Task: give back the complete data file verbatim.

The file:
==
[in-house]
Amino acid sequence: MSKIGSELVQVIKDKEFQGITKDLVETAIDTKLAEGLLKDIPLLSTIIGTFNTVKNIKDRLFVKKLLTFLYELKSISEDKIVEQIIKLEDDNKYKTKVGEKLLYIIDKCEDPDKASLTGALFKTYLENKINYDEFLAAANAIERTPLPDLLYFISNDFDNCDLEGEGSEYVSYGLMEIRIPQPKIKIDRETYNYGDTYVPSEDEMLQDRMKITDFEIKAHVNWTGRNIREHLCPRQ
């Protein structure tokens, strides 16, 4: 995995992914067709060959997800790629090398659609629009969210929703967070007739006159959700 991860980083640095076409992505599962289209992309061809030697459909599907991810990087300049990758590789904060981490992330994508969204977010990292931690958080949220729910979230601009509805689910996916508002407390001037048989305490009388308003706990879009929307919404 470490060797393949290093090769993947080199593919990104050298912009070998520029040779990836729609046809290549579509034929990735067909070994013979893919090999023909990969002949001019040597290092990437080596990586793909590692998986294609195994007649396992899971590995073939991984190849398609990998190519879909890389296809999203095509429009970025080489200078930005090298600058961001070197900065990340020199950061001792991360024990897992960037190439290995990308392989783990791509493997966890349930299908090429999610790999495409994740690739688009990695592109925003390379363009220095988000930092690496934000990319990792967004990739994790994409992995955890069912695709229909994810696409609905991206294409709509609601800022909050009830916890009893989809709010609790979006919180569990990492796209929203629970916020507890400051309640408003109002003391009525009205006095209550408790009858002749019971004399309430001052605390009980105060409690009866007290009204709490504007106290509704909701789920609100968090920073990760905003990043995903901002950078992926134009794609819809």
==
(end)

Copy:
[in-house]
Amino acid sequence: MSKIGSELVQVIKDKEFQGITKDLVETAIDTKLAEGLLKDIPLLSTIIGTFNTVKNIKDRLFVKKLLTFLYELKSISEDKIVEQIIKLEDDNKYKTKVGEKLLYIIDKCEDPDKASLTGALFKTYLENKINYDEFLAAANAIERTPLPDLLYFISNDFDNCDLEGEGSEYVSYGLMEIRIPQPKIKIDRETYNYGDTYVPSEDEMLQDRMKITDFEIKAHVNWTGRNIREHLCPRQ
């Protein structure tokens, strides 16, 4: 995995992914067709060959997800790629090398659609629009969210929703967070007739006159959700 991860980083640095076409992505599962289209992309061809030697459909599907991810990087300049990758590789904060981490992330994508969204977010990292931690958080949220729910979230601009509805689910996916508002407390001037048989305490009388308003706990879009929307919404 470490060797393949290093090769993947080199593919990104050298912009070998520029040779990836729609046809290549579509034929990735067909070994013979893919090999023909990969002949001019040597290092990437080596990586793909590692998986294609195994007649396992899971590995073939991984190849398609990998190519879909890389296809999203095509429009970025080489200078930005090298600058961001070197900065990340020199950061001792991360024990897992960037190439290995990308392989783990791509493997966890349930299908090429999610790999495409994740690739688009990695592109925003390379363009220095988000930092690496934000990319990792967004990739994790994409992995955890069912695709229909994810696409609905991206294409709509609601800022909050009830916890009893989809709010609790979006919180569990990492796209929203629970916020507890400051309640408003109002003391009525009205006095209550408790009858002749019971004399309430001052605390009980105060409690009866007290009204709490504007106290509704909701789920609100968090920073990760905003990043995903901002950078992926134009794609819809």